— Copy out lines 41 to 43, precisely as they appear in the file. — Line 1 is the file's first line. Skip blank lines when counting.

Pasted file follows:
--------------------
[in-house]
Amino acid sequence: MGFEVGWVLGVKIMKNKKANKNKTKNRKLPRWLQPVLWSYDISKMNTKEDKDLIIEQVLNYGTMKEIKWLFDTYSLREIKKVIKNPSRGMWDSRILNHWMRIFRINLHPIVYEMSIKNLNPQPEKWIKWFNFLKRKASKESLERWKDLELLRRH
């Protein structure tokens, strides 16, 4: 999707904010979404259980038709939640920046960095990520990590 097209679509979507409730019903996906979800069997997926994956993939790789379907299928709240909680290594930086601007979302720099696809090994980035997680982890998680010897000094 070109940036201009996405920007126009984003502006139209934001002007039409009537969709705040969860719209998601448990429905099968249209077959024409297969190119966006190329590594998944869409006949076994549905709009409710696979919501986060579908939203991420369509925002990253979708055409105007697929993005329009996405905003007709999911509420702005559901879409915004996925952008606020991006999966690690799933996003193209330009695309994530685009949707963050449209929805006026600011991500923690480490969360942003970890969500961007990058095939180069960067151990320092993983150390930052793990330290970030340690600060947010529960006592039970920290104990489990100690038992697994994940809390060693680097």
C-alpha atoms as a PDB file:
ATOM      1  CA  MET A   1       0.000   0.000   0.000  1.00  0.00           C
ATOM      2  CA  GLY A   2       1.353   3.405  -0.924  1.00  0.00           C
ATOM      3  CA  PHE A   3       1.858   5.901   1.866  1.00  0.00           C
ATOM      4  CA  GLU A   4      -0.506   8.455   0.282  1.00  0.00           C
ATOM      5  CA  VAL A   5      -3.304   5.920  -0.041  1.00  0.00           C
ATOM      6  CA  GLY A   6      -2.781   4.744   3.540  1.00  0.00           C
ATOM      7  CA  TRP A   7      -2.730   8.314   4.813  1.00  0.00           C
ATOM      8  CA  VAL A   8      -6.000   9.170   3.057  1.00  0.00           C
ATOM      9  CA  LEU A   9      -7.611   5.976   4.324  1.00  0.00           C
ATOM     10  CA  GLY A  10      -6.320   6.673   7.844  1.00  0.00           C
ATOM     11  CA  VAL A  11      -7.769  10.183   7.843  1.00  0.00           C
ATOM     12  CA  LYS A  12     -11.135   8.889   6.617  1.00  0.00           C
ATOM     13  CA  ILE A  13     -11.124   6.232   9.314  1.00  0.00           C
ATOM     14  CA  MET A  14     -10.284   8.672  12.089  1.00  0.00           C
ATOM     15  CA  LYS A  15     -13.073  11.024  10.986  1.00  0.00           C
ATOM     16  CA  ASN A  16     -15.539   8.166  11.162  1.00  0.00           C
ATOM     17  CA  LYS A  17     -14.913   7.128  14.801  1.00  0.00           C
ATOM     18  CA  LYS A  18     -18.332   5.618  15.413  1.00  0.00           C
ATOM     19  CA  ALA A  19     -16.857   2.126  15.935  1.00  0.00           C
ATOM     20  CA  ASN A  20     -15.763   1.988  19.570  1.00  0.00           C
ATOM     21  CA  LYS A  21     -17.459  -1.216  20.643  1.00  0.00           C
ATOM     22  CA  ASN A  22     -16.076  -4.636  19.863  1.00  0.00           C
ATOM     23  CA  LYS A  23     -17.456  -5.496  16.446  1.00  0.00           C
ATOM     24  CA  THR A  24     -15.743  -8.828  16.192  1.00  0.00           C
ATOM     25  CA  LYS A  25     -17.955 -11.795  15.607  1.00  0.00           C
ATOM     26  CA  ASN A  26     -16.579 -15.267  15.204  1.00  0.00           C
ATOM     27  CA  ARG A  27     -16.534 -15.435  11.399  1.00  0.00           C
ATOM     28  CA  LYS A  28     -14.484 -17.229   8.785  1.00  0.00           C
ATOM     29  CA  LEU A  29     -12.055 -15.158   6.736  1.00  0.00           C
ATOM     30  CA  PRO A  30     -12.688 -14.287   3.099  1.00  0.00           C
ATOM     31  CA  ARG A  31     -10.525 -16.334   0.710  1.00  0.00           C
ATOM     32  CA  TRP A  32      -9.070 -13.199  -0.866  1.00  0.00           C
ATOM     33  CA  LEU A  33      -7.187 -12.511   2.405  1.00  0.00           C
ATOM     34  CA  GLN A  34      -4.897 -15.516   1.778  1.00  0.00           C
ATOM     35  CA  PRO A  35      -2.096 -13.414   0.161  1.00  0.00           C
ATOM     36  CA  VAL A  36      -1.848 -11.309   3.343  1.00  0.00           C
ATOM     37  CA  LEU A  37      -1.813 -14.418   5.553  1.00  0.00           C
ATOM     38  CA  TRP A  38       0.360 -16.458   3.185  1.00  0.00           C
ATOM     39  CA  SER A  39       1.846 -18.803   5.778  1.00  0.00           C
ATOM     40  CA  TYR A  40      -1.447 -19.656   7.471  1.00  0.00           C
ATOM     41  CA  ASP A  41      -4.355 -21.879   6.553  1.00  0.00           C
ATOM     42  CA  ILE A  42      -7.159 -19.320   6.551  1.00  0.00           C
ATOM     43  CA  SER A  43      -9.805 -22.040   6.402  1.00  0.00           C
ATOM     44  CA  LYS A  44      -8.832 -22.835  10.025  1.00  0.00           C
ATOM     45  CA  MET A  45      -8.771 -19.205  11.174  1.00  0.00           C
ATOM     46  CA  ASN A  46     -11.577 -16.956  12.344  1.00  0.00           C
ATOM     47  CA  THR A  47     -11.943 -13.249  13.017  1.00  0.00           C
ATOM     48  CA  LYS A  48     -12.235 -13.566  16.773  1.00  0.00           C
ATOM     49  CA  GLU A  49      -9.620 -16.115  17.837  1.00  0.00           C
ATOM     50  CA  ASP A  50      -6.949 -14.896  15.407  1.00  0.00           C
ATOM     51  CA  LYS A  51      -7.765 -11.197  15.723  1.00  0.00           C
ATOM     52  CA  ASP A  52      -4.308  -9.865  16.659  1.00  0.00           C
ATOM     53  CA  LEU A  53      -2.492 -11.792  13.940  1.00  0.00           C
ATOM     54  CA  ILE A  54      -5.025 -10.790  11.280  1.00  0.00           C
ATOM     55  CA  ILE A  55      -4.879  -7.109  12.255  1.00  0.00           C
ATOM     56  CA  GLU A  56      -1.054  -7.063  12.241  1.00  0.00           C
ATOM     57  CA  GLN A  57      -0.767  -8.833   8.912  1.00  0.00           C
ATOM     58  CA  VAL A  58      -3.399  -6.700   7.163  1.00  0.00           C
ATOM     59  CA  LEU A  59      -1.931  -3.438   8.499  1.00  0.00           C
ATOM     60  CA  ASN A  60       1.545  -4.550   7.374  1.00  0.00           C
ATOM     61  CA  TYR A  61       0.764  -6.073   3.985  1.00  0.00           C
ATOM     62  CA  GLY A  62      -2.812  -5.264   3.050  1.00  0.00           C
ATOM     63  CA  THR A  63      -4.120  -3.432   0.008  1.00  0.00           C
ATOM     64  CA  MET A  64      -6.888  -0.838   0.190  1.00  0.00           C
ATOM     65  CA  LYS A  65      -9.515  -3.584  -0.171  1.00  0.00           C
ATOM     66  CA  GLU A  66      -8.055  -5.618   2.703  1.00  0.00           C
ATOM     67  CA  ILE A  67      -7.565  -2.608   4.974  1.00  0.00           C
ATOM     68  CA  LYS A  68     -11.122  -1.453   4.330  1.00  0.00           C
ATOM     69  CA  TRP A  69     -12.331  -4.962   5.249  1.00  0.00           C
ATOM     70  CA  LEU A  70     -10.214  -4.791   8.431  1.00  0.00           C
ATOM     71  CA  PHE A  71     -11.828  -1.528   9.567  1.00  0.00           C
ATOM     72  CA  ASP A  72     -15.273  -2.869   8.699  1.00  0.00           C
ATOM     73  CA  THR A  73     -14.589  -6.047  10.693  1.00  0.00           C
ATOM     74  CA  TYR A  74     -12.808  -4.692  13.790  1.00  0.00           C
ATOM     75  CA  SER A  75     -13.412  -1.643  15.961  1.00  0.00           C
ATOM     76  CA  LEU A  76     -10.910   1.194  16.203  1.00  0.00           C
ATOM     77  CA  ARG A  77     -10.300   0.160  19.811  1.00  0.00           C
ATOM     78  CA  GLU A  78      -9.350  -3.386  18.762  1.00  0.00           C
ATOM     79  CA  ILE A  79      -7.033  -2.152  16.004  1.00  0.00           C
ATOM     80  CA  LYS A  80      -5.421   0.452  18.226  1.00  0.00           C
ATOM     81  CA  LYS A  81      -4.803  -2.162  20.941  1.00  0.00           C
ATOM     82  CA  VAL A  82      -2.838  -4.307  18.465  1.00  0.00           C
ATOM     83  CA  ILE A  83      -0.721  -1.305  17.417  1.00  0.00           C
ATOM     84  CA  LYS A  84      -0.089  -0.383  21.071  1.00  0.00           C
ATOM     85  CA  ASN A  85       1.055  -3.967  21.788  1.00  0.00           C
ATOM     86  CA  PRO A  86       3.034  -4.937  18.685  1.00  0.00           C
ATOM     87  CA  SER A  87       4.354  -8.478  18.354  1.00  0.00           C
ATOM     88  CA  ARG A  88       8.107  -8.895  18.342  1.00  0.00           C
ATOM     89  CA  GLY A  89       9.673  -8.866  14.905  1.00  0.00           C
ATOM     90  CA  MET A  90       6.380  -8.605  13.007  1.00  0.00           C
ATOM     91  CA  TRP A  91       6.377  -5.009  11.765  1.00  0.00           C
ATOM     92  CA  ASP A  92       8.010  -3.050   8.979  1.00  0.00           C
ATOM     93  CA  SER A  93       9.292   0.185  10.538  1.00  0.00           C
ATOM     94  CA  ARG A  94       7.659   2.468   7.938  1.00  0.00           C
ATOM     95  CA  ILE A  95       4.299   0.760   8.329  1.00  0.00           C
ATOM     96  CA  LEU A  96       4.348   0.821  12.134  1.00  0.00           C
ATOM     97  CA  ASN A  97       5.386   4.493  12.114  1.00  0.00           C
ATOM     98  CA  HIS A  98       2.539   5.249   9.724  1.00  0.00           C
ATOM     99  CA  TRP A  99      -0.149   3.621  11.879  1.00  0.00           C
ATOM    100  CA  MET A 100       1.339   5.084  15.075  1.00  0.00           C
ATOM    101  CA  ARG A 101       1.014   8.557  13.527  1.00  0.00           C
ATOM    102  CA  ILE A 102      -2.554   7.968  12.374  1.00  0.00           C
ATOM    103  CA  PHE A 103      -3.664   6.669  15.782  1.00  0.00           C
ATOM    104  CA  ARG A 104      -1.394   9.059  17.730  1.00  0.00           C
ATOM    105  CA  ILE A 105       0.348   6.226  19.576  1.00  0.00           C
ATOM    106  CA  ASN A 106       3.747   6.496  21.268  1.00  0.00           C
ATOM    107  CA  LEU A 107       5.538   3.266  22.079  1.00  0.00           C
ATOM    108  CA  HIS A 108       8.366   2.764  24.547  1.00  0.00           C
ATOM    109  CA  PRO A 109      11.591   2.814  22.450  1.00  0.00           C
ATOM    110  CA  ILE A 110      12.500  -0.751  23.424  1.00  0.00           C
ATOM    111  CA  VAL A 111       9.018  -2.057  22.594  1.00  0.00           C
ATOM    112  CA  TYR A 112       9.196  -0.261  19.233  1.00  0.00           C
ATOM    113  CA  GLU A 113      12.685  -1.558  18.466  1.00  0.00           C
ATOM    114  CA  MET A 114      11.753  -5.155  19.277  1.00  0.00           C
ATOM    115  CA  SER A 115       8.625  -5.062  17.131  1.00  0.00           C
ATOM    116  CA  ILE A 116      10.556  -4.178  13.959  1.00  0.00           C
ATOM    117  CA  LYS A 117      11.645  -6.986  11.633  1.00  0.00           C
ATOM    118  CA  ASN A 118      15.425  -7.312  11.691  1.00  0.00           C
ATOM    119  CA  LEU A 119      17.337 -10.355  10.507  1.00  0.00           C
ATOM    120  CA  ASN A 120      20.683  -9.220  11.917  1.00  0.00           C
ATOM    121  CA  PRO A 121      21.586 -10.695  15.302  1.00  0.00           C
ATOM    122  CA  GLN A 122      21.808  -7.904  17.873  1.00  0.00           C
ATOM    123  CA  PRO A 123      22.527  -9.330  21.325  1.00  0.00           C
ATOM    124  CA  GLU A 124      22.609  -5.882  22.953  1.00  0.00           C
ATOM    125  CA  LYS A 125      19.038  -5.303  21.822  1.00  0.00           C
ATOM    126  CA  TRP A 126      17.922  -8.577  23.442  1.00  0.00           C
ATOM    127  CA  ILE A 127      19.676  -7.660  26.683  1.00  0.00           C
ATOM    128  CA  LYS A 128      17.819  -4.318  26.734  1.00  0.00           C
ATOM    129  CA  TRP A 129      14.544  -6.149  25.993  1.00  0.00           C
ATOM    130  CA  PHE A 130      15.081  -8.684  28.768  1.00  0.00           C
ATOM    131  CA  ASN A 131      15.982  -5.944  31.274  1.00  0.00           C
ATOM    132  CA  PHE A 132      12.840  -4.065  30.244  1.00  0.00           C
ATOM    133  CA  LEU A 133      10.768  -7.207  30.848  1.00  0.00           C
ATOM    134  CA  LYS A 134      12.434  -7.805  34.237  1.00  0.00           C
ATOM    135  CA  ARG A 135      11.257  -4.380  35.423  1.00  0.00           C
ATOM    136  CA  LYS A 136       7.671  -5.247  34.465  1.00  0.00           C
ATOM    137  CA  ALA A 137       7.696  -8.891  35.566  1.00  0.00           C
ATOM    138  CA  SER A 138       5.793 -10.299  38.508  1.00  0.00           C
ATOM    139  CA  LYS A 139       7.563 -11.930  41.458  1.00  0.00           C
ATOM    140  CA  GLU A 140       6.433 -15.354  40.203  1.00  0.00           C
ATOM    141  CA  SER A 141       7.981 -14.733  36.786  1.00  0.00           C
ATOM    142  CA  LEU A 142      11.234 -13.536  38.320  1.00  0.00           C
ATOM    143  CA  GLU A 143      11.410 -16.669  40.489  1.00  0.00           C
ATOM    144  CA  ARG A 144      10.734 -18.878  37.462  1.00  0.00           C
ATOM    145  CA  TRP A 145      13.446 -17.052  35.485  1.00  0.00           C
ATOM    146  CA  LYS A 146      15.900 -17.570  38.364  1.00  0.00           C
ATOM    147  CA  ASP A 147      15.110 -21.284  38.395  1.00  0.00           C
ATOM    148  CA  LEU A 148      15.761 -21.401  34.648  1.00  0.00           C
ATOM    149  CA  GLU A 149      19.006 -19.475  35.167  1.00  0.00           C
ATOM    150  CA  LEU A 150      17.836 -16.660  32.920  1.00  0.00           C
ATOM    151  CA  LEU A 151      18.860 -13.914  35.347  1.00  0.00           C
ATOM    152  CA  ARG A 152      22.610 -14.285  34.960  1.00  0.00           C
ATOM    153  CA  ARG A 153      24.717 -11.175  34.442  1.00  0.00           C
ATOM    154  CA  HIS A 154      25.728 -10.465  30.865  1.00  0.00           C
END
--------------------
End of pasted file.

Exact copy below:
ATOM     37  CA  LEU A  37      -1.813 -14.418   5.553  1.00  0.00           C
ATOM     38  CA  TRP A  38       0.360 -16.458   3.185  1.00  0.00           C
ATOM     39  CA  SER A  39       1.846 -18.803   5.778  1.00  0.00           C